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There are three aspects regarding samples that are of the highest importance in an analytical scheme: sample homogeneity (the distribution of an analyte in a matrix), the size distribution of the sample particles, and related physical considerations. Grinding, milling, mixing, and related techniques are used to improve sample homogeneity for statistical considerations. The sample size is also related to sampling accuracy and precision. Generally, larger samples improve precision and can generate more representative samples. Previously, we’ve discussed both sample size and homogeneity. However, sample collection is just as important. Too often, analysts are dependent on clients bringing the sample to the laboratory. This month, we take a look at devices and processes for obtaining samples outside of the laboratory.
Sample preparation is (obviously) dependent on the sample. However, in many cases, we do not collect our own samples but are dependent on clients to bring them to us (along with less than helpful requests like, “tell us what’s in here”, as opposed to engaging the analytical laboratory as a true partner in helping solve the issue at hand). Two years ago, we reported that sampling (and sample preparation, for that matter) is typically not a part of the training for most analysts (1). Key sample attributes for analysis include sample heterogeneity (which dictates sample treatment and sample size) and sample collection, both of which are addressed in this column. Sampling and the quality of analytical data go together, so the validity of the conclusion drawn from an analytical process are directly related to sample quality.
Types of Samples
Not only does the analyst rarely get involved with collecting the sample for analysis, but the sample collected in the field, pipeline, or tissue is rarely the sample that gets analyzed. Hence, there are several types of samples, and different regulatory agencies and standard-issuing bodies may use different terminology. These sample types may include gross samples, random samples, systematic samples, representative samples, composite samples, laboratory subsamples, and passively collected samples.
Gross samples are one or more increments of material taken from a larger quantity (lot) of material.
Random samples are collected when there is an unknown body of data and unbiased information is needed. For example, an applicable scenario where a random sample would be collected is to access the distribution of contaminants across a field. As a result, random samples are useful when the system is unknown. Collecting random samples can be performed by establishing a grid pattern across the system under study and using a random number generator to establish which grids to sample. Random samples are most valuable when several samples are taken and analyzed individually.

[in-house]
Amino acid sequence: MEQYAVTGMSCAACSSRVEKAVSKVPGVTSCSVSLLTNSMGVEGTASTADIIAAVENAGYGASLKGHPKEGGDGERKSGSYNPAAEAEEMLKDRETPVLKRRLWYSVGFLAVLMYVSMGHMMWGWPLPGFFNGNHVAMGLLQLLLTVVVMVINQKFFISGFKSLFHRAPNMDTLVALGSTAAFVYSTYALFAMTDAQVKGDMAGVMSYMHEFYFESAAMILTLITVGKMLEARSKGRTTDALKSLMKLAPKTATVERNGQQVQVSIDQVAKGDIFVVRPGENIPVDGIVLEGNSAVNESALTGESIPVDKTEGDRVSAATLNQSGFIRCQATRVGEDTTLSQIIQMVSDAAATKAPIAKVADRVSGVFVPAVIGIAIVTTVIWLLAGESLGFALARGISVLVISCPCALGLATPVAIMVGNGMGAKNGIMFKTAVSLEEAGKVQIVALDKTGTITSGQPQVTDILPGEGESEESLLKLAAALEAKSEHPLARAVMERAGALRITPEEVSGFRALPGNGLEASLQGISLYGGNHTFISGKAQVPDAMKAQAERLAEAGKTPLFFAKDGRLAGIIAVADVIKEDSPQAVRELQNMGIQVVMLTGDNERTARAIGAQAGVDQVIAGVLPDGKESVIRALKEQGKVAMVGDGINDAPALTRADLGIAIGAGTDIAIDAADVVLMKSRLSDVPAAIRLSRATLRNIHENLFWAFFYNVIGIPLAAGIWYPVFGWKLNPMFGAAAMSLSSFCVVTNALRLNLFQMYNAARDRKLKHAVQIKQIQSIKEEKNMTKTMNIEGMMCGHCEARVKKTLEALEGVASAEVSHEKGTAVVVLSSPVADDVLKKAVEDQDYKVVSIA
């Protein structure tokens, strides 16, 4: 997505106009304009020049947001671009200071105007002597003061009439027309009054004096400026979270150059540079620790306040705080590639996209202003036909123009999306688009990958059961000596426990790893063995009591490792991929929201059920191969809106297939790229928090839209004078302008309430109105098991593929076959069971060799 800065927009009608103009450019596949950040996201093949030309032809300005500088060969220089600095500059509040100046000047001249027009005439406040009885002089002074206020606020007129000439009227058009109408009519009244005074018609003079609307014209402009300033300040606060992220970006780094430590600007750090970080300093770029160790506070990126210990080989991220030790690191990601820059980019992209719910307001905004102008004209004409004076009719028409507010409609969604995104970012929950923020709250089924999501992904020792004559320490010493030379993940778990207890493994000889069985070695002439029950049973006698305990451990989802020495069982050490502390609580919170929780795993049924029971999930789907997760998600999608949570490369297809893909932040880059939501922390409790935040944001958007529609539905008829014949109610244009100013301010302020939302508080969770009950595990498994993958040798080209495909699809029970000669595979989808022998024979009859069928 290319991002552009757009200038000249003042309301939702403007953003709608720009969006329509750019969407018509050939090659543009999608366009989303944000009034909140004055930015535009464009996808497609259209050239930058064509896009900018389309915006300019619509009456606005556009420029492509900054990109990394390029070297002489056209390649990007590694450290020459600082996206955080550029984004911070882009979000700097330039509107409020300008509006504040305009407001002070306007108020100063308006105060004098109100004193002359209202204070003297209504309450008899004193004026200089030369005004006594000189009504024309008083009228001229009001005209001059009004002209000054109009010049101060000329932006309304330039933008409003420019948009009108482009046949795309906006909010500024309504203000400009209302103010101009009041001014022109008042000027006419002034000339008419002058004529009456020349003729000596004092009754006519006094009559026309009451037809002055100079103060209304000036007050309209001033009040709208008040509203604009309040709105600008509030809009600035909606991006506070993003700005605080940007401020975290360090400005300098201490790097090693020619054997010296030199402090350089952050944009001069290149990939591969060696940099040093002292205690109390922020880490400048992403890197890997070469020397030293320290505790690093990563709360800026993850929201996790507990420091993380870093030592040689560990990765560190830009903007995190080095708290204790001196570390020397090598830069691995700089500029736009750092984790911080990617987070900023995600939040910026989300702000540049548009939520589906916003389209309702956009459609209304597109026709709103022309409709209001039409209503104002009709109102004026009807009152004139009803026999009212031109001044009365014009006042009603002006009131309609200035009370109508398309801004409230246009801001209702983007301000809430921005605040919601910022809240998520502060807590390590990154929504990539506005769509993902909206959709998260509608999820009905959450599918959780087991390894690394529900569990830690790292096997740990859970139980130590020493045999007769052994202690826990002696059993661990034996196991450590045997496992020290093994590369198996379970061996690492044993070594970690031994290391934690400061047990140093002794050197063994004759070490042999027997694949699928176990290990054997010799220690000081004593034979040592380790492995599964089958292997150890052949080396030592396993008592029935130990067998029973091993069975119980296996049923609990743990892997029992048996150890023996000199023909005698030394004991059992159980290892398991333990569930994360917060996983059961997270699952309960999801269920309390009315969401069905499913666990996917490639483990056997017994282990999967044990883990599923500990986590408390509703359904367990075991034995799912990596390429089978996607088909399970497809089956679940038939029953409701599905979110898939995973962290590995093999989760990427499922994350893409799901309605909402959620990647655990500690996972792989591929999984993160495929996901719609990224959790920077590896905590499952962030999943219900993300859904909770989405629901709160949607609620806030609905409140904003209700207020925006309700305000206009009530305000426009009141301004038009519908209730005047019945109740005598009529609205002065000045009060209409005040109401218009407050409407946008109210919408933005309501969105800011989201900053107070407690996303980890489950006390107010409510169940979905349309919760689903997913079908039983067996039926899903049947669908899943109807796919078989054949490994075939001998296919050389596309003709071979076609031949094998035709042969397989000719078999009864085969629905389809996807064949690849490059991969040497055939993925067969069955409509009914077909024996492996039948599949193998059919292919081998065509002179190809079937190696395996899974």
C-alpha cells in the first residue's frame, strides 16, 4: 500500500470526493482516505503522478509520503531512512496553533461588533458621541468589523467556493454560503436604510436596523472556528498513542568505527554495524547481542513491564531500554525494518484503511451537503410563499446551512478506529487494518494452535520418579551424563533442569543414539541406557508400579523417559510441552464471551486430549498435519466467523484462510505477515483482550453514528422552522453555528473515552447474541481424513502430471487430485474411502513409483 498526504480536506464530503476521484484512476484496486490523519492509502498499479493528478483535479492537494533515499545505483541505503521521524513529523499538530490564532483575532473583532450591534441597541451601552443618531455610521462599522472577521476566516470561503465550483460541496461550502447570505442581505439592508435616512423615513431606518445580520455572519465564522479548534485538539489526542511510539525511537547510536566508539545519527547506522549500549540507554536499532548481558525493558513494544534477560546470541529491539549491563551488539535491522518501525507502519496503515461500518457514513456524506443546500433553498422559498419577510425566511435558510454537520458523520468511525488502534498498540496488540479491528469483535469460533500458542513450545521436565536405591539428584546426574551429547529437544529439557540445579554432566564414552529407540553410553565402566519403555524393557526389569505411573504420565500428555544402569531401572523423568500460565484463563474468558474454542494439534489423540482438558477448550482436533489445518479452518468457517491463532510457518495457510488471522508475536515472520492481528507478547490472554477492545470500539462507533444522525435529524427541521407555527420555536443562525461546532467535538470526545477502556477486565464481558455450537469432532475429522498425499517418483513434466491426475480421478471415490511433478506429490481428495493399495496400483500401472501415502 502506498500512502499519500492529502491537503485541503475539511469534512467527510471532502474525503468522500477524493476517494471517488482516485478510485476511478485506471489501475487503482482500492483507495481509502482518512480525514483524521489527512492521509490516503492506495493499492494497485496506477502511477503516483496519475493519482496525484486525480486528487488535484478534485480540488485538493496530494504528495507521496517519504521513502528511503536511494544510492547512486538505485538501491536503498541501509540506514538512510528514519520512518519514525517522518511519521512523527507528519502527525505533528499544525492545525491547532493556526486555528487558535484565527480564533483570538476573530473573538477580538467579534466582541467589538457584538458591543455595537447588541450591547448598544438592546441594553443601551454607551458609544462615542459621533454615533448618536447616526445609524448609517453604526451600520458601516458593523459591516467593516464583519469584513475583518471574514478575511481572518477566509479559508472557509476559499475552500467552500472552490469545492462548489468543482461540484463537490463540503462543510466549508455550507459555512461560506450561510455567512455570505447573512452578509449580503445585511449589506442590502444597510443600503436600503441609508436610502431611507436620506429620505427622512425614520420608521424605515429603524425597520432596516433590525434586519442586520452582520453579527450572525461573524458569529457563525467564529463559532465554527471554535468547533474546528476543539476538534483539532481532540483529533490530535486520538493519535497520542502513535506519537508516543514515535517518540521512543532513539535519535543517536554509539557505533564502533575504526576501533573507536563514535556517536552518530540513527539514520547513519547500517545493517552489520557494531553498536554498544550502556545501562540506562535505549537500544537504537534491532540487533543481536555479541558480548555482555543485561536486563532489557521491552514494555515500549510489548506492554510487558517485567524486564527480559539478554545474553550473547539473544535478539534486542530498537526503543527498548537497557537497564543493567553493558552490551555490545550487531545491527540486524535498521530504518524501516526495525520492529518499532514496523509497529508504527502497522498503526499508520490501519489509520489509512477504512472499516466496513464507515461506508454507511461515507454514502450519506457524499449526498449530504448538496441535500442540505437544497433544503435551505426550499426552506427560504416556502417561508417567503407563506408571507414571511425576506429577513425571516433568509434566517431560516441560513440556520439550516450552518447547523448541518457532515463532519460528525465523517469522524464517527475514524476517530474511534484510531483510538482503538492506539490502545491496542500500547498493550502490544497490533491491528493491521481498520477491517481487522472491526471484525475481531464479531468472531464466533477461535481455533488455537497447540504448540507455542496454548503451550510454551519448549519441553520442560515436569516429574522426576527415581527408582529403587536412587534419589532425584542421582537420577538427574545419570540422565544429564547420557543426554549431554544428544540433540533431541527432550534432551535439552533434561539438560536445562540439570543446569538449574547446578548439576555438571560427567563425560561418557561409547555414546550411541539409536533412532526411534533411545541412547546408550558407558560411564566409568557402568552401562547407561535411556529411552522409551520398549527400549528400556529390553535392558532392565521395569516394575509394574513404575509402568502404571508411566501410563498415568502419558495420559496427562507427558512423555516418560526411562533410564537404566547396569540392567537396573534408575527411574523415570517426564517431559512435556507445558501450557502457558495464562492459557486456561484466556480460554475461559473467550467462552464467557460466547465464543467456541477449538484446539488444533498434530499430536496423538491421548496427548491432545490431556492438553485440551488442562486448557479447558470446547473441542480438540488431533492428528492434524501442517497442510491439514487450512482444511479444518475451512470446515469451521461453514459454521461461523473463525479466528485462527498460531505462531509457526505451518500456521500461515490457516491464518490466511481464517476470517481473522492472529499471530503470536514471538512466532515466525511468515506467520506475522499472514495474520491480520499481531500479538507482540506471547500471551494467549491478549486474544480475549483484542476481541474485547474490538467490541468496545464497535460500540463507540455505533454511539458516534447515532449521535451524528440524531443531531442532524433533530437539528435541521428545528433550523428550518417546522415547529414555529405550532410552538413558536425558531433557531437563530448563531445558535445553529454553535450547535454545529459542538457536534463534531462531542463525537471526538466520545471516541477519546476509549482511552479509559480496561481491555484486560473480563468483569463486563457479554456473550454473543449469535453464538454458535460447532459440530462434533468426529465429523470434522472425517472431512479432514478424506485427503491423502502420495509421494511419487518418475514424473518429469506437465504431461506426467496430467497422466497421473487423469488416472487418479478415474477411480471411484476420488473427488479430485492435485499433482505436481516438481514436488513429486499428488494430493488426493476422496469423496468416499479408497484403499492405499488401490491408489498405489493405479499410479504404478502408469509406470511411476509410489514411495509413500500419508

Systematic samples are collected to test hypotheses on effects of changes in a system, such as before and after a treatment. For example, a systematic sample would be taken upstream and downstream of a point source of pollutant. One precaution is to avoid adding bias to the samples as they are taken. These samples are used when some information is known about the system.
Representative samples indicate when a single sample represents the properties of an entire system. They should represent not only the chemical composition but also the particle size distribution and other physical properties as well. Because truly representative samples are difficult to obtain, they are often defined by relevant regulatory and trade organizations, including the U.S. Environmental Protection Agency (EPA), the U.S. Geological Survey (USGS), the U.S. Food and Drug Administration (FDA), American Society for Testing and Materials (ASTM) International, Association of Official Analytical Collaboration (AOAC) International, National Grain and Feeds Association (NGTA), Technical Association of the Pulp and Paper Industry (TAPPI), and others.
Composite samples are when two or more subsamples are obtained, combined, and mixed in an attempt to obtain a reasonably representative sample.
Laboratory subsamples are what is generally used in the analytical procedure because only small samples are typically needed for analysis. The laboratory subsample is usually what is mixed, ground, diluted, or concentrated for uniformity. Care must be taken with solids to avoid sample segregation because of particle size or density.